Based on data from the top 100 defined benefit (DB) plans by liability in the S&P 500, Insight Investment estimates their current funded status to be an average 83% as of November 30.
Wilshire Associates estimates that the aggregate funded ratio for U.S. corporate pension plans sponsored by S&P 500 companies increased by 1.3 percentage points month-over-month in November to end the month at 84%. November’s funded ratio resulted from a 6.3 percentage point increase in asset values partially offset by a 4.6 percentage point increase in liability values. Over longer periods, the aggregate funded ratio is estimated to have decreased by 3.1 and 5.4 percentage points year-to-date and over the trailing 12 months, respectively, primarily due to rising liability values.
“November’s funded ratio increase was primarily driven by double digit U.S. and non-U.S. public equity and real estate monthly returns, with the Wilshire 5000 Total Market Index posting multiple record highs stemming from optimism around a COVID-19 vaccine,” says Ned McGuire, managing director, Wilshire Associates. He notes that November’s funded ratio increase reverses two consecutive monthly declines in funded ratio.
River and Mercantile says an end to uncertainty surrounding the U.S. presidential election and favorable news from multiple COVID-19 vaccine developers, in addition to hope that fiscal stimulus negotiations in Congress are finally gaining momentum, are creating hope for an economic recovery in 2021. This led to extremely strong equity performance in November, both in the U.S. and internationally. Fixed income investments also had positive returns for the month.
For pension plans, the positive asset returns in November will be partially offset by liability increases, according to River and Mercantile’s Monthly Retirement Update. “Pension discount rates took one of their bigger monthly dives for the year, down 0.20% to 0.30%, bringing the total discount rate decline relative to year-end 2019 to approximately 0.70%,” the update says.
“Despite the volatility in equity markets and with interest rates, many plans many be approaching funded status levels similar to those at the beginning of the year,” says Michael Clark, managing director at River and Mercantile.
Brian Donohue, a partner at October Three Consulting, also says the stock market rally in November effectively closed a “hole” in pension finances that emerged in the first quarter, leaving plans in a position similar to where they began the year. Both model plans October Three tracks gained ground last month, with Plan A adding close to 5% and Plan B close to 2% during the month. For the year, Plan A is down less than 1% and Plan B is even. Plan A is a traditional plan (duration 12 at 5.5%) with a 60/40 asset allocation, while Plan B is a largely retired plan (duration 9 at 5.5%) with a 20/80 allocation with a greater emphasis on corporate and long-duration bonds.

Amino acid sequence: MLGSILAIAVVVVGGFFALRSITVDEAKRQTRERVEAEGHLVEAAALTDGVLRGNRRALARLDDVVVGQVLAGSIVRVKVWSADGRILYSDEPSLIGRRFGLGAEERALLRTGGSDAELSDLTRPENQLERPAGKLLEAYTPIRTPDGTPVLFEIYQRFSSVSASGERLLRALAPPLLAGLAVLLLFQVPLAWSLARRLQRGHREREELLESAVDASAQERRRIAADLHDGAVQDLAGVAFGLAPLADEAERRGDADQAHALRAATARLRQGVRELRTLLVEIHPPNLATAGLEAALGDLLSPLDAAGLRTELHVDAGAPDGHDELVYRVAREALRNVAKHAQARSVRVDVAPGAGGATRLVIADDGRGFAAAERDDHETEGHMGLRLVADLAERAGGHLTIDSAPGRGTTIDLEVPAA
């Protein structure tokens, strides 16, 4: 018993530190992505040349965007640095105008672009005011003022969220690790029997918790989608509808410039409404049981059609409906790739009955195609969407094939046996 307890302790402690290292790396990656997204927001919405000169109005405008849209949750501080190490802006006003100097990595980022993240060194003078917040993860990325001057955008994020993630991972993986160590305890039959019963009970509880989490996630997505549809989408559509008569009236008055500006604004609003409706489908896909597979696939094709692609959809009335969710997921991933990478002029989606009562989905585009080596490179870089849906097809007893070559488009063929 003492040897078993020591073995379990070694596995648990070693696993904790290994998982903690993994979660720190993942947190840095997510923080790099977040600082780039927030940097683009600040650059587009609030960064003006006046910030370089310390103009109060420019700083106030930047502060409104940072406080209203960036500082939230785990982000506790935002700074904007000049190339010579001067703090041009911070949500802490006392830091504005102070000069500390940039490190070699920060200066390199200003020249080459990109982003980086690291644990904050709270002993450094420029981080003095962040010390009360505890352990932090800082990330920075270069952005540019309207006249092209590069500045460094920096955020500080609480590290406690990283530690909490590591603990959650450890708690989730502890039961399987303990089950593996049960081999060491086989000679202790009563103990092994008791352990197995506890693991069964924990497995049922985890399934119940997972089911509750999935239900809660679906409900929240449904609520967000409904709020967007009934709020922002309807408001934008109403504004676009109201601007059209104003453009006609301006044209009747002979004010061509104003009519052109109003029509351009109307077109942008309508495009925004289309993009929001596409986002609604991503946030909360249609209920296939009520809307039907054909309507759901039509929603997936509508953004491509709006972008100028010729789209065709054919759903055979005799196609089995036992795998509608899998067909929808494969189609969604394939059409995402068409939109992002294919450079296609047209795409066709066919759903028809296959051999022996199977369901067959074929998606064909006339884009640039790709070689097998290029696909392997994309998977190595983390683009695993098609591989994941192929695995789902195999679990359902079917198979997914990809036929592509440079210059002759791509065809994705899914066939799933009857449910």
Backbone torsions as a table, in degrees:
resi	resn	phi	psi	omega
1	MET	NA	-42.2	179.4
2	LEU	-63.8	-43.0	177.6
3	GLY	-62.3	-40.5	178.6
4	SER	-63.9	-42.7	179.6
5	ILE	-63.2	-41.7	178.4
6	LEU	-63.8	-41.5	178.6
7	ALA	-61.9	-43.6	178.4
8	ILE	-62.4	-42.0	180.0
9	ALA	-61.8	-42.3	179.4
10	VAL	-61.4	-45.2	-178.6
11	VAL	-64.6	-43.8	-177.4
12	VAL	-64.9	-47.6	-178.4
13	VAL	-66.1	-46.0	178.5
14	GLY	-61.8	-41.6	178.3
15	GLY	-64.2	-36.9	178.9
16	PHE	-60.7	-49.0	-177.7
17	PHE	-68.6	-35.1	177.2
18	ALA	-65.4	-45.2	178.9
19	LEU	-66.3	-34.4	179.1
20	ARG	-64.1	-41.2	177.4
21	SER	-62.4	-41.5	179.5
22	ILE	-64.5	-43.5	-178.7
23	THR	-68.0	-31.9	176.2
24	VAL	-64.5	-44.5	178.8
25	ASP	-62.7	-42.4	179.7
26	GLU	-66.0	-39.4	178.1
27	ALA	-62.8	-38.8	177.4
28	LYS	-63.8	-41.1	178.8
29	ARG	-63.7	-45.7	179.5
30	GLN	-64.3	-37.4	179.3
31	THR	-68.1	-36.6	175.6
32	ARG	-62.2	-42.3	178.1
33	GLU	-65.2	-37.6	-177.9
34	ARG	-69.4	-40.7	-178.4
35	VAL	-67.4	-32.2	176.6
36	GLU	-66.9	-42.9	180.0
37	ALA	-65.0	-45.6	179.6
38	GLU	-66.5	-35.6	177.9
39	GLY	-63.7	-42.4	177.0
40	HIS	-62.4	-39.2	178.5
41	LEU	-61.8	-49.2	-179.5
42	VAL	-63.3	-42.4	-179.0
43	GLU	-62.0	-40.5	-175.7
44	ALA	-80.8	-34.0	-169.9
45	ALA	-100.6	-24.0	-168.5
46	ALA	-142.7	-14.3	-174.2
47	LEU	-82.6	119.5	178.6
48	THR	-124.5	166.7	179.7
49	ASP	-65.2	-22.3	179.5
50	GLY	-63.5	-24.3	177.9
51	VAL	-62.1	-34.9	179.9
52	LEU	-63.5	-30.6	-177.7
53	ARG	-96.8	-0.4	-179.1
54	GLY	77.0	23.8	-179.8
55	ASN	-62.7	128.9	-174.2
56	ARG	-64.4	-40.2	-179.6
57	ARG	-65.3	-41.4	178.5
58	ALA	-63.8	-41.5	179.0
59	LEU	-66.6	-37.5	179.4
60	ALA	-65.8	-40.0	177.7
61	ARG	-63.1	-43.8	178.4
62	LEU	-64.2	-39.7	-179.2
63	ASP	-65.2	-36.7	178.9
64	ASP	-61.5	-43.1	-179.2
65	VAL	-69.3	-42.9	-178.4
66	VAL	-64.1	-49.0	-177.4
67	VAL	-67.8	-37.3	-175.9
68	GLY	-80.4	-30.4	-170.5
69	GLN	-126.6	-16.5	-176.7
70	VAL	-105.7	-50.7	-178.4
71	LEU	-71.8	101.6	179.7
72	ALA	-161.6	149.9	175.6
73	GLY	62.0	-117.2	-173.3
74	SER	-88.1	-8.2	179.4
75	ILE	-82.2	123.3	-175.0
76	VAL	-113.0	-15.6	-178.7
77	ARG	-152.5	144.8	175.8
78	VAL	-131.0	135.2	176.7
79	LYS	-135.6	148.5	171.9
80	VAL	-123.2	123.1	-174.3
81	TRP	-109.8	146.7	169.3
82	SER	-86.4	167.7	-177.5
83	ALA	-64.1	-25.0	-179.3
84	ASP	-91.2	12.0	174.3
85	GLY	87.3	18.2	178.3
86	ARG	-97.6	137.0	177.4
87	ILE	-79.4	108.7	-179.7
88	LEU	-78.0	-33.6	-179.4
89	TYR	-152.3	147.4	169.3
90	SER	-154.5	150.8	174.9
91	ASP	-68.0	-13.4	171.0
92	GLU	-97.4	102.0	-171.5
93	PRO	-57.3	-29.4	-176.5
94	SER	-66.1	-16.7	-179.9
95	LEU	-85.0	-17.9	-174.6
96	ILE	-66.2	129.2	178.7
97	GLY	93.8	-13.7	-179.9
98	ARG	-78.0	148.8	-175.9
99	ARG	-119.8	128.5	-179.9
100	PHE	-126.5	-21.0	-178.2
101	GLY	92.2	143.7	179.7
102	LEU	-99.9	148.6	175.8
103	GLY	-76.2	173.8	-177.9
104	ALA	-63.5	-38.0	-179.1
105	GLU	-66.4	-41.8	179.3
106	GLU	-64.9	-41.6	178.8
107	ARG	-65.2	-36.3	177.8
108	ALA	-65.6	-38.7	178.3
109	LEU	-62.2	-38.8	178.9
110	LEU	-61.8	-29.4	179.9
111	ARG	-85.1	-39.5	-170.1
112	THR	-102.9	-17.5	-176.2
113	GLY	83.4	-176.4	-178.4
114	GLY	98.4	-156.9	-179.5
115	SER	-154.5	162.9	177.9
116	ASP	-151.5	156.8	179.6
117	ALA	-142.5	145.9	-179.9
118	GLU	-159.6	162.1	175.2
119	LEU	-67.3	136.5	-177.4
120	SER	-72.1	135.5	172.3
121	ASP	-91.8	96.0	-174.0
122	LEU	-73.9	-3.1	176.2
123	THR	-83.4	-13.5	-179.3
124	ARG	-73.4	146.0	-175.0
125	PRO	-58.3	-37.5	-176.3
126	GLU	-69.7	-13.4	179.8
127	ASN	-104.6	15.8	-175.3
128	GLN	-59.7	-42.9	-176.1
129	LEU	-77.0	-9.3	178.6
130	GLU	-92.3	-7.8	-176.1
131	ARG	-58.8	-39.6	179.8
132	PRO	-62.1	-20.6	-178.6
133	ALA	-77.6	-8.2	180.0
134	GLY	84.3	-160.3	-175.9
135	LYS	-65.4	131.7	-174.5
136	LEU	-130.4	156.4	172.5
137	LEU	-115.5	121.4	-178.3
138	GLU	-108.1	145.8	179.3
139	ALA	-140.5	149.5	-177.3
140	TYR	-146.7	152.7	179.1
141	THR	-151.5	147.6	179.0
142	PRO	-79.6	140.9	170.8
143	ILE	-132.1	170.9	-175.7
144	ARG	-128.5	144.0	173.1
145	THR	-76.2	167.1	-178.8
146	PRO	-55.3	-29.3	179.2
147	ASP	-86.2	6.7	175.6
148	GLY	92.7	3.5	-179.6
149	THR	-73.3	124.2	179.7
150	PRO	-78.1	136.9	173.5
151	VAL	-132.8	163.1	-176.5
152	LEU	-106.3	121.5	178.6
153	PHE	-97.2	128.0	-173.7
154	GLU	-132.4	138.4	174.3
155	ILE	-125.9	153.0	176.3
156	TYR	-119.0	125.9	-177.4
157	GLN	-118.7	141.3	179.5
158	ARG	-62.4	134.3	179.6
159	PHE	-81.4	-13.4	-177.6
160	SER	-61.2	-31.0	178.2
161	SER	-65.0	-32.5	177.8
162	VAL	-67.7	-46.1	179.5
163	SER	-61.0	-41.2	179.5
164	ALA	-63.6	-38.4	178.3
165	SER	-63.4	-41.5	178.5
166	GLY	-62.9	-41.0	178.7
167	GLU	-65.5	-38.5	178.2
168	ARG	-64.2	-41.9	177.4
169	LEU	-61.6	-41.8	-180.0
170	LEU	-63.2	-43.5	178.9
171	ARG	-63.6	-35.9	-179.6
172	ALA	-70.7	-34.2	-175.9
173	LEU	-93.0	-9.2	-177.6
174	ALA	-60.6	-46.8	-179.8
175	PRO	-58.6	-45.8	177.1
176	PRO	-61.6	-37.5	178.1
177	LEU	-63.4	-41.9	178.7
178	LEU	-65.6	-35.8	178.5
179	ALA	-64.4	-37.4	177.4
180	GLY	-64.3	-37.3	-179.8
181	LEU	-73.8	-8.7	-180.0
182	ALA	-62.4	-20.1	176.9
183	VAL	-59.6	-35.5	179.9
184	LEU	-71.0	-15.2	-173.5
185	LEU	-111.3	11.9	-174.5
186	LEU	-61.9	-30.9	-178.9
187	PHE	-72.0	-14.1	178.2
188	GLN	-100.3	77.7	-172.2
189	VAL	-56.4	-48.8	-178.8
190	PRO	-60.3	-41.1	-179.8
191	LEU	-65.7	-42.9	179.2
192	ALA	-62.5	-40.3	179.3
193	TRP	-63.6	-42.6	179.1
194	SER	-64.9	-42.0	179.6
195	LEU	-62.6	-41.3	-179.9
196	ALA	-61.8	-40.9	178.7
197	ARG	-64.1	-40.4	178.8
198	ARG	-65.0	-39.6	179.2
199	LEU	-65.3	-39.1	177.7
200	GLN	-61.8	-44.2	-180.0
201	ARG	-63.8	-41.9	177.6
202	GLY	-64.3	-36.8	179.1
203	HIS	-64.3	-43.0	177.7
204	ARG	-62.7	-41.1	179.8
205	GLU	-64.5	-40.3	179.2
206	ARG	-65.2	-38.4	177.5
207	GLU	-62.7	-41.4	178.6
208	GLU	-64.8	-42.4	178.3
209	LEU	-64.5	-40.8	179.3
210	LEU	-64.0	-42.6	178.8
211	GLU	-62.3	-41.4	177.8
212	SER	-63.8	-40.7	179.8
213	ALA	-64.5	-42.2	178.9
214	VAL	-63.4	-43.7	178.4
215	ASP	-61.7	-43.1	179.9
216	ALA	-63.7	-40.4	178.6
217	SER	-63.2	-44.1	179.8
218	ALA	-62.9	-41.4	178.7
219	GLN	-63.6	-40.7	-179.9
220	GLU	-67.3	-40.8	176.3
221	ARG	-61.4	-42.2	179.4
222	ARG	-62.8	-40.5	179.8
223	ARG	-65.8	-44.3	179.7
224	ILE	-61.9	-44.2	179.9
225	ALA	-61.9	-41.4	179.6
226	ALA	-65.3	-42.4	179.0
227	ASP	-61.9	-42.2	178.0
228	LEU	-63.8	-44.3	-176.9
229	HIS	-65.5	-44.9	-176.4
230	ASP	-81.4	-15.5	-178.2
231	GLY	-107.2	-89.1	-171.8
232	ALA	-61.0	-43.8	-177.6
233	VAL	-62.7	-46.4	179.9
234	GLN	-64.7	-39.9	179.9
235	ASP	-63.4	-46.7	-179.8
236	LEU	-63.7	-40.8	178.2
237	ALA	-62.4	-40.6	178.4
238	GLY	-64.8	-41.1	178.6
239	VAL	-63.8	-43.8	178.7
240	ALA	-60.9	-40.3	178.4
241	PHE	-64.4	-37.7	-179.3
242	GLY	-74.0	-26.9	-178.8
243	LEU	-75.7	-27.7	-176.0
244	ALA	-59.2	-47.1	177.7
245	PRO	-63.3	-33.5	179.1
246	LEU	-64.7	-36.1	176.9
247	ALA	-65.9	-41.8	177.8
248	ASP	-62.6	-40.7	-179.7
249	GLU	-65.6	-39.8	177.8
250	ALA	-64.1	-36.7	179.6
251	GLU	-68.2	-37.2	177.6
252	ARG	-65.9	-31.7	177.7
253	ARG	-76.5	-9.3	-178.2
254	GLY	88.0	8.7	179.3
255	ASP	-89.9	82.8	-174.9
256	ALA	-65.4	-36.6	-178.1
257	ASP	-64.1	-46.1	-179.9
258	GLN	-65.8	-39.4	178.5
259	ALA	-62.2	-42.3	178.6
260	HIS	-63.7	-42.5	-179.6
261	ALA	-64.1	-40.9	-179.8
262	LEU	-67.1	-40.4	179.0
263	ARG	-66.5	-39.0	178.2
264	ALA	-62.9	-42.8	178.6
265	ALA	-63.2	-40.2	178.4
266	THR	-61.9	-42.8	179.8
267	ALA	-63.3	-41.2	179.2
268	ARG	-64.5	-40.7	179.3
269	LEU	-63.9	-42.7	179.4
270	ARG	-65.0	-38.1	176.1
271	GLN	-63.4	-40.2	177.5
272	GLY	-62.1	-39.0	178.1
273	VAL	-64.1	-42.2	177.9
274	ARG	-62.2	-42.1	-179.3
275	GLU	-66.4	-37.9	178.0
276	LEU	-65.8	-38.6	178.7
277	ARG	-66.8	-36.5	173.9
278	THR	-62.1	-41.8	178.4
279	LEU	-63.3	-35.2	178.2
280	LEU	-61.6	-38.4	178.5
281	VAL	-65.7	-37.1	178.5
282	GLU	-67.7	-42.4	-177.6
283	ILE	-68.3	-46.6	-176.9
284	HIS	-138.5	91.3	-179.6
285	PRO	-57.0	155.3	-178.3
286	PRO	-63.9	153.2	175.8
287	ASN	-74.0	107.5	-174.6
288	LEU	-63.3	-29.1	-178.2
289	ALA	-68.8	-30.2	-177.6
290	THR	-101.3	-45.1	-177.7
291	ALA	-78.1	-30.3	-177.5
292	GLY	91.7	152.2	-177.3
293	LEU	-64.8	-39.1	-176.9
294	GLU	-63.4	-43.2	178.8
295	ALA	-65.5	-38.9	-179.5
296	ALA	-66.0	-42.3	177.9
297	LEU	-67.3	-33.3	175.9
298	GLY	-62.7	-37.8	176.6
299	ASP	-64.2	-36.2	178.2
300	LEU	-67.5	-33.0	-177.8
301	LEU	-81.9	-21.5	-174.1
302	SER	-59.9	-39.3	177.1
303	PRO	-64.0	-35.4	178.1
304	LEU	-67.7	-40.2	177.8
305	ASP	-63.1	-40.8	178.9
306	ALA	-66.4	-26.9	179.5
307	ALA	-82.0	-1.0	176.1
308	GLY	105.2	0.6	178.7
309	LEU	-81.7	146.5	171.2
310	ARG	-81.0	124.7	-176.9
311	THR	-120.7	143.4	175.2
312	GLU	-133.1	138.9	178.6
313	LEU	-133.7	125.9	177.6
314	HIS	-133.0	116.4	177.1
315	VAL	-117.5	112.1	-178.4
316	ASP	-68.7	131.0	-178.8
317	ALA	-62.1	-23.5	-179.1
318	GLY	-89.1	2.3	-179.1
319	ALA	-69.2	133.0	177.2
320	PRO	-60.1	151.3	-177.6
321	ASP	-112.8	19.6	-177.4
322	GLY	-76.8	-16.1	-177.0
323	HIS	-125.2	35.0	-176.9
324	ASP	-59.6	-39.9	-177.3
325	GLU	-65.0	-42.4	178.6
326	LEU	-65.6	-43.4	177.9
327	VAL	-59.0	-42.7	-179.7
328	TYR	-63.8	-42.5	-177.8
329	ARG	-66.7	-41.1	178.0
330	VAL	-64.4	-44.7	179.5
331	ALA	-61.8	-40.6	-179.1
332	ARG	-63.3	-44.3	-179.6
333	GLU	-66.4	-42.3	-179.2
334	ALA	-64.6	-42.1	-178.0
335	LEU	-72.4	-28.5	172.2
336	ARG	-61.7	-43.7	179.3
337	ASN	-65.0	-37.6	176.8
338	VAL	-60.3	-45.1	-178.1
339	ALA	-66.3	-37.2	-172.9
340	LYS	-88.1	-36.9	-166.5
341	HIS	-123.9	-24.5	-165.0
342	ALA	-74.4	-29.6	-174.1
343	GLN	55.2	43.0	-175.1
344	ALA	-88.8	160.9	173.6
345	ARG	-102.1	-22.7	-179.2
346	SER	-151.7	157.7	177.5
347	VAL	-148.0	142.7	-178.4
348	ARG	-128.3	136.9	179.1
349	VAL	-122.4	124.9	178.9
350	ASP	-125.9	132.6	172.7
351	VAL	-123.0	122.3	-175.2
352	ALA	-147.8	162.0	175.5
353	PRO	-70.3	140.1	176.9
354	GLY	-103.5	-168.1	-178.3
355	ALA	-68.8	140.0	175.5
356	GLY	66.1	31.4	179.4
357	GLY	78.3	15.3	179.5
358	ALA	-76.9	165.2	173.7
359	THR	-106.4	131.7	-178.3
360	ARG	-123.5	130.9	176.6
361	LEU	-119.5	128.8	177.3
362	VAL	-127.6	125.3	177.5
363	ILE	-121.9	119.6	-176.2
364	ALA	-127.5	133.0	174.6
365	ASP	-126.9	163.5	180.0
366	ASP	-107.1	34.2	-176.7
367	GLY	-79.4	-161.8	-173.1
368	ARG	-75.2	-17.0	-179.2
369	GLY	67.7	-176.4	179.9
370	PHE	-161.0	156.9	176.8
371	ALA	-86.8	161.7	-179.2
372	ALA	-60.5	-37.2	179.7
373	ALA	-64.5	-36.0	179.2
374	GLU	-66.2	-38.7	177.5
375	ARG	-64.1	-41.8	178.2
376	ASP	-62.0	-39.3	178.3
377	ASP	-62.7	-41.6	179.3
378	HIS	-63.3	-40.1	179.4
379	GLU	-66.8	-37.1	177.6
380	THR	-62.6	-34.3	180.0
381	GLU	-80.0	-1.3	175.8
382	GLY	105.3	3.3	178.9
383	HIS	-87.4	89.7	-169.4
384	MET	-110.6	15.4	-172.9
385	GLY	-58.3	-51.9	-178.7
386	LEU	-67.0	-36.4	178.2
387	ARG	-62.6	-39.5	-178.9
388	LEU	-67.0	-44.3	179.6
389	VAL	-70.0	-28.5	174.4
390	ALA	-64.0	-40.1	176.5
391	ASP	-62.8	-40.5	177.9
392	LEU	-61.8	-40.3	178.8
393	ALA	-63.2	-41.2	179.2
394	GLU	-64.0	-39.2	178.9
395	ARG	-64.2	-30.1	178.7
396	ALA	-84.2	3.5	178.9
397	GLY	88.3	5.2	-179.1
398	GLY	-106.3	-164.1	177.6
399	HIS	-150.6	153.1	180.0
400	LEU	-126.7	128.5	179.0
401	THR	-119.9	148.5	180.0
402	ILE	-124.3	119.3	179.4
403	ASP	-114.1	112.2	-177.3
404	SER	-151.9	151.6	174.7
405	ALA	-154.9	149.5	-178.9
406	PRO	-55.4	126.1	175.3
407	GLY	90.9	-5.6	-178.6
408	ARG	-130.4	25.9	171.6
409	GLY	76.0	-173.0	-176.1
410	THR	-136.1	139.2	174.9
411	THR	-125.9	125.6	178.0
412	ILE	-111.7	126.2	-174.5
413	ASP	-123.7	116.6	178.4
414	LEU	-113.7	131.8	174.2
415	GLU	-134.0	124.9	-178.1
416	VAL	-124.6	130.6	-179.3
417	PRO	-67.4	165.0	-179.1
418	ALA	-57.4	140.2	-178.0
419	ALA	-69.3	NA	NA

According to October Three’s Pension Finance Update, for the year, a diversified stock portfolio is now up more than 14% through November, with tech (Nasdaq) overperforming massively while international markets lag. For the year, a diversified bond portfolio has gained 10% to 13%, with long duration bonds producing the best returns.
The funded status for NEPC’s hypothetical open, or total-return, plan increased 2.6%, driven by a robust performance from equities, according to its Pension Monitor report. The funded status of its frozen, or liability-driven investing (LDI)-focused plan increased 3.8%, as gains from equities and long-duration fixed income offset a relative estimated liability increase. The plan is 80% hedged, as of November 30.
The benefits of investing in long-duration fixed income were also a theme in Northern Trust Asset Management (NTAM)’s estimate of S&P 500 pension funding ratio. “Pension plans invested in long duration bonds have experienced gains to help offset the higher liabilities from the decline in rates,” says Jessica Hart, head of the outsourced chief investment officer (OCIO) retirement practice at NTAM.
NTAM estimates that the average funded ratio of corporate pension plans improved in November from 82.1% to 84.5%. Global equity market returns were up approximately 12.3% during the month. The average discount rate decreased from 2.37% to 2.08% during the month, which led to higher liabilities.
Legal & General Investment Management America (LGIMA) estimates that pension funding ratios increased approximately 2.4% throughout November, with the impact primarily due to strong equity performance outpacing plan liabilities. LGIMA’s calculations indicate the discount rate’s Treasury component decreased 5 basis points (bps), while the credit component tightened 22 basis points, resulting in a net decrease of 27 basis points. Overall, liabilities for the average plan increased approximately 4.5%, while plan assets with a traditional “60/40” asset allocation rose approximately 7.8%, according to its Pension Solutions’ Monitor.
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